We have decided to phase out the Mixed Reality Forums over the next few months in favor of other ways to connect with us.
The first way we want to connect with you is our mixed reality developer program, which you can sign up for at https://aka.ms/IWantMR.
The plan between now and the beginning of May is to clean up old, unanswered questions that are no longer relevant. The forums will remain open and usable.
On May 1st we will be locking the forums to new posts and replies. They will remain available for another three months for the purposes of searching them, and then they will be closed altogether on August 1st.
So, where does that leave our awesome community to ask questions? Well, there are a few places we want to engage with you. For technical questions, please use Stack Overflow, and tag your questions using either hololens or windows-mixed-reality. If you want to join in discussions, please do so in the HoloDevelopers Slack, which you can join by going to https://aka.ms/holodevelopers. And always feel free to hit us up on Twitter @MxdRealityDev.
Some hard lessons I learned from Hololens
I received my hololens last spring and spent the summer writing hololens apps and trying out others apps.
During this time I showed hololens to a few dozen people. This experience was as eye opening as it was disappointing.
I put down the hololens in September and didn't pick it back up until a few days ago.
The main takeaway from my experiences is this: not one person ever asked to try the hololens again after trying out the samples like holo raid, fragments and holotour. In one case it was someone who help design a hololens app in Unity; she never asked to see her work in-situ a second time.
Which is sort of surprising given that all but one said it was really cool. But, when I did try to entice people to try out some more apps, I was greeted with what seemed to be a general sense of terror. Some put it back on for a few minutes, most made excuses and avoided doing so, and some outright refused to try it again.
I now realize some of the major issues that most people had: they either have vision problems or coordination problems and spatial memory issues.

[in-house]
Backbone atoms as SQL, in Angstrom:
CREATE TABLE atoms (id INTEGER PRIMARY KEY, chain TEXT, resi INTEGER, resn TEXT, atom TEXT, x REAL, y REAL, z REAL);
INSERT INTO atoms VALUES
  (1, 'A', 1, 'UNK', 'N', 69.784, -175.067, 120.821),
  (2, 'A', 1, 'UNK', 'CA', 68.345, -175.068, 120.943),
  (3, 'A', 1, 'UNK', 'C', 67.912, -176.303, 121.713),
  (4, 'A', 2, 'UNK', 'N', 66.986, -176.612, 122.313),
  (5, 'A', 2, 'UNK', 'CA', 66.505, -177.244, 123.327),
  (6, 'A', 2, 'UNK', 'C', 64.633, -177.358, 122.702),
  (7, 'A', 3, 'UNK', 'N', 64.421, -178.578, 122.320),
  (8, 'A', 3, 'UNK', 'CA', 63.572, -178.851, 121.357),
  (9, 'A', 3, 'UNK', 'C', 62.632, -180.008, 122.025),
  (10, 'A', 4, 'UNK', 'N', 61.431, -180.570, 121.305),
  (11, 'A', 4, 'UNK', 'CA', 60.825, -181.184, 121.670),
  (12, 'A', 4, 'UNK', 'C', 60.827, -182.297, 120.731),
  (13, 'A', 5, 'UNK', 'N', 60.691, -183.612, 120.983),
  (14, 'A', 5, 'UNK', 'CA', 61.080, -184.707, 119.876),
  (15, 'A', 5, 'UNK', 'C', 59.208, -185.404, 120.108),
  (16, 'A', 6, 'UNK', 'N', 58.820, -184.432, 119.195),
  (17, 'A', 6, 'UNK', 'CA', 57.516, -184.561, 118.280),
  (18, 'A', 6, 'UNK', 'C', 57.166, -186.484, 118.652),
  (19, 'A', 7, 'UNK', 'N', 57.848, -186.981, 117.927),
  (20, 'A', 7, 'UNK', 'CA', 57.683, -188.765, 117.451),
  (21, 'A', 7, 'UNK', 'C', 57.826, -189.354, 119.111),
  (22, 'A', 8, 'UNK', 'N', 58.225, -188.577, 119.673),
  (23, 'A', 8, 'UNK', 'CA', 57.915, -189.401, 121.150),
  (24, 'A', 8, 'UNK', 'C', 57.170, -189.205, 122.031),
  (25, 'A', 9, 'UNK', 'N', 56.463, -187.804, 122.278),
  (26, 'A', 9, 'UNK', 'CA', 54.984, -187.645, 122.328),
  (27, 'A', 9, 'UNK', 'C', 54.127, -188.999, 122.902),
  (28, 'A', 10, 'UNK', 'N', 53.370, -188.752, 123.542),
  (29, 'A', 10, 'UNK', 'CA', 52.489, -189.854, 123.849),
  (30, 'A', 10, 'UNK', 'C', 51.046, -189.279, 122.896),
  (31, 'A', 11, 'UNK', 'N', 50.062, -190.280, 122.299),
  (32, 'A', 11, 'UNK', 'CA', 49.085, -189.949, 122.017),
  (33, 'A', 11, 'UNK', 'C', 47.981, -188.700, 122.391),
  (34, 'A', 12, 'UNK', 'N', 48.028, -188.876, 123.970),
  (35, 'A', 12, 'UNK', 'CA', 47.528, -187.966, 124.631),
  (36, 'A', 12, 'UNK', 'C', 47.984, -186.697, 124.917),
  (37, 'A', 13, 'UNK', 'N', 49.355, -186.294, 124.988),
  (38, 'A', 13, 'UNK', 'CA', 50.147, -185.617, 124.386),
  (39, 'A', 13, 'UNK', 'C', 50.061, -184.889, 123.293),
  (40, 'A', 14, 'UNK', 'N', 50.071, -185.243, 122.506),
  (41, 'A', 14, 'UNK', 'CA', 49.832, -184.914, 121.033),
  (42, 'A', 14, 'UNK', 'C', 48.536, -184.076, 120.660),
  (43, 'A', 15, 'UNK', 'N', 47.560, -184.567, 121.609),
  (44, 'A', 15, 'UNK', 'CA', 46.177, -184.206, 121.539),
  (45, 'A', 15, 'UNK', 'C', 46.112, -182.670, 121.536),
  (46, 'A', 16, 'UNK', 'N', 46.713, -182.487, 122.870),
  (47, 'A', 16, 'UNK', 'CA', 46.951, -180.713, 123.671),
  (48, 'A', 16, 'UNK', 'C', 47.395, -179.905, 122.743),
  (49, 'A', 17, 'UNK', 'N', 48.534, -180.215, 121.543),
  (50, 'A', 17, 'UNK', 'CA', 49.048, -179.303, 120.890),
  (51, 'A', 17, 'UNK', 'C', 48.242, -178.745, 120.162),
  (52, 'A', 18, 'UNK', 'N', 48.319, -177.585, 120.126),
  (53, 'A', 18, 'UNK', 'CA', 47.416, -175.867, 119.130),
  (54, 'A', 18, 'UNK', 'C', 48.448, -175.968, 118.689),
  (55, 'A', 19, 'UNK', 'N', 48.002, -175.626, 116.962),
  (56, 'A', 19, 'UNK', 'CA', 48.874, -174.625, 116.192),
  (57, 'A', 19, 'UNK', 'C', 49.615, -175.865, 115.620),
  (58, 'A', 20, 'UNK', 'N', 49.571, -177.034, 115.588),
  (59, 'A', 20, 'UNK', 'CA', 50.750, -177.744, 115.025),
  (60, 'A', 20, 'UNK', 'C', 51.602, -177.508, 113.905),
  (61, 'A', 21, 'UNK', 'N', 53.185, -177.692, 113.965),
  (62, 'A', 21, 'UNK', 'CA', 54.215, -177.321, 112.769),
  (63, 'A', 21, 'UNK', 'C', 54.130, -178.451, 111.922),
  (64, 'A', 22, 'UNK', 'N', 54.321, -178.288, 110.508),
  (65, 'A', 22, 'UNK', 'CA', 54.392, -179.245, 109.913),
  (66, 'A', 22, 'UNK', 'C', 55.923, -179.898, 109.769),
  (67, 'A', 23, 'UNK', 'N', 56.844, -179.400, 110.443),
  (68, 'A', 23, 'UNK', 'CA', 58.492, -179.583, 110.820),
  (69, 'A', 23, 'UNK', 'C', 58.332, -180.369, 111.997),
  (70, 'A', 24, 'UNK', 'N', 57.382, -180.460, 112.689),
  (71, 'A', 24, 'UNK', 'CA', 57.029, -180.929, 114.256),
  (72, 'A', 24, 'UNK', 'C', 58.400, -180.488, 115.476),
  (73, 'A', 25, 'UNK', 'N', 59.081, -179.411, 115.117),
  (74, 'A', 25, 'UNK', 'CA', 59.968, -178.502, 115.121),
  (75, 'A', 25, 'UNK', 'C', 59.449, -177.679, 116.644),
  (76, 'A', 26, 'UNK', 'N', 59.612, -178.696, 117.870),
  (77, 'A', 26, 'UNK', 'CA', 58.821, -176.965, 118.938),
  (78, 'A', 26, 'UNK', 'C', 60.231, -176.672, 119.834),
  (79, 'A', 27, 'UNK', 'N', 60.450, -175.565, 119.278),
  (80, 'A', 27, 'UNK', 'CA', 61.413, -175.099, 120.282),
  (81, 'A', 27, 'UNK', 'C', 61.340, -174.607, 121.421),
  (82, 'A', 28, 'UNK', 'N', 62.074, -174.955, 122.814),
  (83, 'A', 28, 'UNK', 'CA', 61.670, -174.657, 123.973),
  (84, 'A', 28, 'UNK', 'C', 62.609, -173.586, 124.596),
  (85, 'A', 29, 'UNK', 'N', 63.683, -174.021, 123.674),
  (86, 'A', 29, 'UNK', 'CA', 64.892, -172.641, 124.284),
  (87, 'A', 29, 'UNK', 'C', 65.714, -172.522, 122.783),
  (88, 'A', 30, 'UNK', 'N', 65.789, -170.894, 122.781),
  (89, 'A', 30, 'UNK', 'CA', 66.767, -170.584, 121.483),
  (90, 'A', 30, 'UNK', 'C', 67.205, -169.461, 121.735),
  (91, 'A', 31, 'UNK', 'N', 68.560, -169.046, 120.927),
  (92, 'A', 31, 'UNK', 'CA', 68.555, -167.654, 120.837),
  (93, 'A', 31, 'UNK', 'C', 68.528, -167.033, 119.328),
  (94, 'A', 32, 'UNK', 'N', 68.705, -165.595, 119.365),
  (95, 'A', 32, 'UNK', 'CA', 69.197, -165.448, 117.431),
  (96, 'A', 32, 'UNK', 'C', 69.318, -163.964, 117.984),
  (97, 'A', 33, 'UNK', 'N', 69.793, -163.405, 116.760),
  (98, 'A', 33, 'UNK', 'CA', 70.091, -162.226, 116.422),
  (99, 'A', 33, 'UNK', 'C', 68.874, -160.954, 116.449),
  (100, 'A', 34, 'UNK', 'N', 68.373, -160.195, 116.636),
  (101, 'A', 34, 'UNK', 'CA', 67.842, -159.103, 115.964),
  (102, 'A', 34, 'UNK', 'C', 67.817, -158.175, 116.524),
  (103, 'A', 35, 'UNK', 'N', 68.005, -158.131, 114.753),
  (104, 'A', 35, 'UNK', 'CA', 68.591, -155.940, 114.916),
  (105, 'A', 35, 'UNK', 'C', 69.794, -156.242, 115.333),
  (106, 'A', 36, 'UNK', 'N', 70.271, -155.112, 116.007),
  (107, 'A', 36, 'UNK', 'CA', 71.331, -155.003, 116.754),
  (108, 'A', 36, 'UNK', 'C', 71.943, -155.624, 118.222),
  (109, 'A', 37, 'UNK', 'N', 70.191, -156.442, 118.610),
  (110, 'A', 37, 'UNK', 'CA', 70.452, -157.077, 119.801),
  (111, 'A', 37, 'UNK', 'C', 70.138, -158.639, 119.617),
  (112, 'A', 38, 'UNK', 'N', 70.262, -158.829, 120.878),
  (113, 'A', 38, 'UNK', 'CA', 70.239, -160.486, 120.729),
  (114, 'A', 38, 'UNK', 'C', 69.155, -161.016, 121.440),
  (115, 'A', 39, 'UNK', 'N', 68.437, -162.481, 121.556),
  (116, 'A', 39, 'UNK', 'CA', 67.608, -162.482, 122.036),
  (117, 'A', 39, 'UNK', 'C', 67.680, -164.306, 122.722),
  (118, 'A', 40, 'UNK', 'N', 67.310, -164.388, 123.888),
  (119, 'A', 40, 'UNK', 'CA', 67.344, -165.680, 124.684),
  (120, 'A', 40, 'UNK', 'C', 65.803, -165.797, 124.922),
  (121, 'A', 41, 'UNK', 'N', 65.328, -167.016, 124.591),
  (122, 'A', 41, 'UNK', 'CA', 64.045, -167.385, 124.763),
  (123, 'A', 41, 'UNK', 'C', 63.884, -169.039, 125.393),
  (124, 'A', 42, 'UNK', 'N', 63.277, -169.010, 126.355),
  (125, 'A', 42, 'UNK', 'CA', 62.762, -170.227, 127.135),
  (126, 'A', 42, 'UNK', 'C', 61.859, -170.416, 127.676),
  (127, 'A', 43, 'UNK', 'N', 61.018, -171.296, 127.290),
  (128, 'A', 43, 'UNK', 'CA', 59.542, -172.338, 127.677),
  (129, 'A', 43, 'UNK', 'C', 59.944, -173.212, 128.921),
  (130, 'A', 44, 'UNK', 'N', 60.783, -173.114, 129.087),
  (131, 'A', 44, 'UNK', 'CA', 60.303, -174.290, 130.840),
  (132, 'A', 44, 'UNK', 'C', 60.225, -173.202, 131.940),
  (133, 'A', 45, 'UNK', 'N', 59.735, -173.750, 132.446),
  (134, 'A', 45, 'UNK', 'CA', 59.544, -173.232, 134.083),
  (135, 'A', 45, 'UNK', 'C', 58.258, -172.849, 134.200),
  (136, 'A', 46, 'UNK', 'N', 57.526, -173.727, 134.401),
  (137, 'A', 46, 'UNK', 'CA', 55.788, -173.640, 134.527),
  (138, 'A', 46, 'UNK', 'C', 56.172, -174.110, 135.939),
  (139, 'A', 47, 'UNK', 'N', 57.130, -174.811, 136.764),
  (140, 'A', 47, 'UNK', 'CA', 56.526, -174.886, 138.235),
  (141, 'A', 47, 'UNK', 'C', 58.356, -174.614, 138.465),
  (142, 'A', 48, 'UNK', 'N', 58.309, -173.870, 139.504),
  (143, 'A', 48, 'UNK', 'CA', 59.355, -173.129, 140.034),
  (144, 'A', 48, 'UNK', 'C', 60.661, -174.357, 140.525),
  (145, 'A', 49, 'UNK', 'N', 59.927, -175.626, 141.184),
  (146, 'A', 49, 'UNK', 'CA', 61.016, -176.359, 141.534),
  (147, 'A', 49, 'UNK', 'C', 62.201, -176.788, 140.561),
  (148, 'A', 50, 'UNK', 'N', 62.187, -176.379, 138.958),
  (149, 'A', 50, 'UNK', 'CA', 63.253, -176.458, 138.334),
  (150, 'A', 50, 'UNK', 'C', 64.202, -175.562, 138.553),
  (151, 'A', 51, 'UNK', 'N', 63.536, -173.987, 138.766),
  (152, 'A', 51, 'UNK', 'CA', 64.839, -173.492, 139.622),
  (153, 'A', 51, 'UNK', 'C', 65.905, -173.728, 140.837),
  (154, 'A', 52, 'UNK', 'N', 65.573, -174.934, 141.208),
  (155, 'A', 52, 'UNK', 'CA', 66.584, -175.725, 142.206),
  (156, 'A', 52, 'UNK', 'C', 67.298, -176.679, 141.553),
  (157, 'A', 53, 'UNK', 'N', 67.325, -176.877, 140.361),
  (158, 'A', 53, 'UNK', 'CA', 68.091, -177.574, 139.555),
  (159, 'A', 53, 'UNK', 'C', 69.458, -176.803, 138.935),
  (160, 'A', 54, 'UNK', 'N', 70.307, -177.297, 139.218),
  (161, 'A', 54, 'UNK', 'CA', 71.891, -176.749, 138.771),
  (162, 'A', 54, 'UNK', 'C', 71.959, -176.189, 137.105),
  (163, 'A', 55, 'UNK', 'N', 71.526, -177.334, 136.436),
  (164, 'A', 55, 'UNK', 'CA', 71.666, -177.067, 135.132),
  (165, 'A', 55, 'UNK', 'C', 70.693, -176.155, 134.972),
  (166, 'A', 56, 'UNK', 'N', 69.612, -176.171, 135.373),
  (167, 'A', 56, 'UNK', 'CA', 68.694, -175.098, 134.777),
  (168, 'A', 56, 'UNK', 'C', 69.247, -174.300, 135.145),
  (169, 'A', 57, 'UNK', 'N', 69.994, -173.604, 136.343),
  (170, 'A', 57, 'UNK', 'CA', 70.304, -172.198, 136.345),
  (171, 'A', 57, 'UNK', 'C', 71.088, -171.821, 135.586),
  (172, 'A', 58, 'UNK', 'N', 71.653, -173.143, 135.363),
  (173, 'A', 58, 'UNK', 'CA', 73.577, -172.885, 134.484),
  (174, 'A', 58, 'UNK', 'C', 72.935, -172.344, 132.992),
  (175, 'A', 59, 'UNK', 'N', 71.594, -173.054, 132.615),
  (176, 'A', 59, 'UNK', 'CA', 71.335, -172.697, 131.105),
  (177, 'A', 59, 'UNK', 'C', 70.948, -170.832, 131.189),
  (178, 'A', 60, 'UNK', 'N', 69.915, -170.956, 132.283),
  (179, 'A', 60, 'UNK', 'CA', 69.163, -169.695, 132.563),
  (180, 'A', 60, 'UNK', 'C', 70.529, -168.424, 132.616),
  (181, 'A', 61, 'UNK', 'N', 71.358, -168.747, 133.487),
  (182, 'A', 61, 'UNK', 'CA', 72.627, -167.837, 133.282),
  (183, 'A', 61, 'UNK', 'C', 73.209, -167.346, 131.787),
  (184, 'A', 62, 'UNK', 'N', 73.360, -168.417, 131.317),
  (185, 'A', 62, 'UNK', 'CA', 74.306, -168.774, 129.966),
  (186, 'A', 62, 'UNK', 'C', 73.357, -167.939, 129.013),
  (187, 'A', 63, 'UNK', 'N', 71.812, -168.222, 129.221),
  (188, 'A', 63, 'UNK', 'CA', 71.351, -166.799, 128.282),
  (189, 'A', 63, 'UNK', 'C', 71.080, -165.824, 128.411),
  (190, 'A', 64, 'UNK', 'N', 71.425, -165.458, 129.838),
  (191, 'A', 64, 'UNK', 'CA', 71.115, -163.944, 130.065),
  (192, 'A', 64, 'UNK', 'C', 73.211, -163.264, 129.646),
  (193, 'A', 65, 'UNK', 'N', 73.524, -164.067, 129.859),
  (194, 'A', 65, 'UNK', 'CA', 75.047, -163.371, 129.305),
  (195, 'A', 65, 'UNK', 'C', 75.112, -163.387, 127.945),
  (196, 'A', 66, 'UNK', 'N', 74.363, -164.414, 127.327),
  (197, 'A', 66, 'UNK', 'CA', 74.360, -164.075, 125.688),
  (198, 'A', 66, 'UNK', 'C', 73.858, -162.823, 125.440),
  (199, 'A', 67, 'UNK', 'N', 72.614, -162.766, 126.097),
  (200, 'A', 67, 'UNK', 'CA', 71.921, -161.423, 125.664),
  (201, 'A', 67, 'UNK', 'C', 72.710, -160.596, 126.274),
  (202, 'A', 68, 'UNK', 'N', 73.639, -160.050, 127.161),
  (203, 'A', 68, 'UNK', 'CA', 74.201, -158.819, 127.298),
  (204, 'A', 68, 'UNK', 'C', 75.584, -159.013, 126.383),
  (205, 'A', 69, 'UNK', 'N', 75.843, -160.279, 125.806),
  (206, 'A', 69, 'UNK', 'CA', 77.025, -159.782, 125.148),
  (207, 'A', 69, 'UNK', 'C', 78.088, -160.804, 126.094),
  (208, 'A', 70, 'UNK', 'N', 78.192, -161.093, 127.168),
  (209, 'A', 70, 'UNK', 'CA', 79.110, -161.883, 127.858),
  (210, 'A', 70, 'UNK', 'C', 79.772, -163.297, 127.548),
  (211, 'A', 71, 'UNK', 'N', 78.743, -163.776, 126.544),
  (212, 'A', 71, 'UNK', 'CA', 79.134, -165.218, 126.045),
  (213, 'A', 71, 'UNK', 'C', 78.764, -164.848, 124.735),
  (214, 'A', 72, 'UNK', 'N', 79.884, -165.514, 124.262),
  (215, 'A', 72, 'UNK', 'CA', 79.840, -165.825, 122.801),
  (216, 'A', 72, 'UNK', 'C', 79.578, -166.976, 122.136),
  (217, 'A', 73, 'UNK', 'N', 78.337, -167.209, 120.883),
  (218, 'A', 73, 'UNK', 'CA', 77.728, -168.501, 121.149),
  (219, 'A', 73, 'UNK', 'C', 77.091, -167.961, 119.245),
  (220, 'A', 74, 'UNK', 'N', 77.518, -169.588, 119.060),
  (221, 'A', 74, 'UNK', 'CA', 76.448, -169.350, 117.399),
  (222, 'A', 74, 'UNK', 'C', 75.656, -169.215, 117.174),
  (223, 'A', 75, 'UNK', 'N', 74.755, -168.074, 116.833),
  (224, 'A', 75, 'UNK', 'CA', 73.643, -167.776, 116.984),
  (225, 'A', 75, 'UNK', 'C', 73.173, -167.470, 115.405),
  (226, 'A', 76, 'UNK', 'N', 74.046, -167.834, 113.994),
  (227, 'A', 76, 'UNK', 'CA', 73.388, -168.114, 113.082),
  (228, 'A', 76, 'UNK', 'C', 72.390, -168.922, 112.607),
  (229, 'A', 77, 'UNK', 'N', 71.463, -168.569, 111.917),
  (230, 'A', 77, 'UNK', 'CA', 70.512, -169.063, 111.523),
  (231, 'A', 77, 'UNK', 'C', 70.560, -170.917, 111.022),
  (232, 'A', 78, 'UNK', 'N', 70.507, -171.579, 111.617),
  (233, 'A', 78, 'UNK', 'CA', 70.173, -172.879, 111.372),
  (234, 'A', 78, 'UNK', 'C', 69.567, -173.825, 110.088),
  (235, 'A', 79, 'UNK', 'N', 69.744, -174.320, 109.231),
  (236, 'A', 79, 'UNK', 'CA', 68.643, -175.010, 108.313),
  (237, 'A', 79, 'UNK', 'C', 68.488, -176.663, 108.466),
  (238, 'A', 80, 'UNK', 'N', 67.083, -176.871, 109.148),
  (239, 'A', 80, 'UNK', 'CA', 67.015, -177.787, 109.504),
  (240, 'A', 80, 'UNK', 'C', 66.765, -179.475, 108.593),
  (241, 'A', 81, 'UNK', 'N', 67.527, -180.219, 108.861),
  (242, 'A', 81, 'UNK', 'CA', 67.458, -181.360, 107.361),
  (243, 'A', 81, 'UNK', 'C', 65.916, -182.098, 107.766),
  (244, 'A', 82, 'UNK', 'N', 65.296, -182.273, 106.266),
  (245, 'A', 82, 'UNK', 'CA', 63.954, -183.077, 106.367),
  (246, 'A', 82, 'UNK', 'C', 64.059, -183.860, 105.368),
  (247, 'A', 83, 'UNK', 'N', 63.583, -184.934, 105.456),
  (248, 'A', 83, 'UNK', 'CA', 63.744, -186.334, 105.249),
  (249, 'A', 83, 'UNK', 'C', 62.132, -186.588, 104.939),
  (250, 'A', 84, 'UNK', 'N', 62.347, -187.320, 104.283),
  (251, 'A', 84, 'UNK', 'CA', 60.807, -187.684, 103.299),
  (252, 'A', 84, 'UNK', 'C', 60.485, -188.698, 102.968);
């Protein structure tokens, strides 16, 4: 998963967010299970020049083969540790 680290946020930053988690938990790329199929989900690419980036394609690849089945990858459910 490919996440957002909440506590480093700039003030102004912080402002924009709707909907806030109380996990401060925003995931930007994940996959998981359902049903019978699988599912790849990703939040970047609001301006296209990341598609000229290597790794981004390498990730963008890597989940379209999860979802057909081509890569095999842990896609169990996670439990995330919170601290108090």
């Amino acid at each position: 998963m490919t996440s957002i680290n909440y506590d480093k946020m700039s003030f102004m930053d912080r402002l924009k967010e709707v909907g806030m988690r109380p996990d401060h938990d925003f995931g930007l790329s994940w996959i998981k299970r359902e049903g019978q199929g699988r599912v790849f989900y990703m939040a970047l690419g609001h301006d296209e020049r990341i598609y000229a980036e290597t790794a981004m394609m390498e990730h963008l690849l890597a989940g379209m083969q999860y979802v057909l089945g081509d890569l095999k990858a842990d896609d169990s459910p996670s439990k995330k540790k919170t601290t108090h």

While some of them wear glasses, most of them do not. I now know that almost all of them actually have vision problems but they have not sought treatment, and in fact some are trying very hard to hide the problem. These problems made the need for stereoscopic focus an issue. All of them drive, most them should not!
Some also have basic coordination problems, for example most could not tighten the headset on their own using the knob at the back, even after being shown how.
One person was unable to perform the very first calibration task of aligning their finger even after a half hour of trying.
Another person who I had been to Peru with just a few months prior did not recognize the place the holo tour started at was exactly at a spot he had spent hours at so recently.
Now to be clear, these were all regular day to day people, old and young, professionals, video designers, video game players.
I never would have expected the actual difficulties some of them had would arise! One of them designed several dozen animated characters and props for one of my Hololens Unity projects, but was unable to adapt to the actual device comfortably enough to try it again.
Another thing I have noticed is the difficulty of people to use proper spatial thinking and introspection, (even in this community). For example, many people confuse in their minds eye the direction the camera faces, and what will be seen from different perspectives. This leads to expectations like being able to do a two-way conversation where hololens wearers can see one another, and without the goggles on. This is not made better by marketing that shows these sorts of things!
So these human factors issues I hadn't expected compound on with the expected ones like the unfashionable nature of wearing goggles, poking and talking to invisible objects, discomfort with the device and of course FOV issues.
The path to adoption might be steeper than I had originally thought.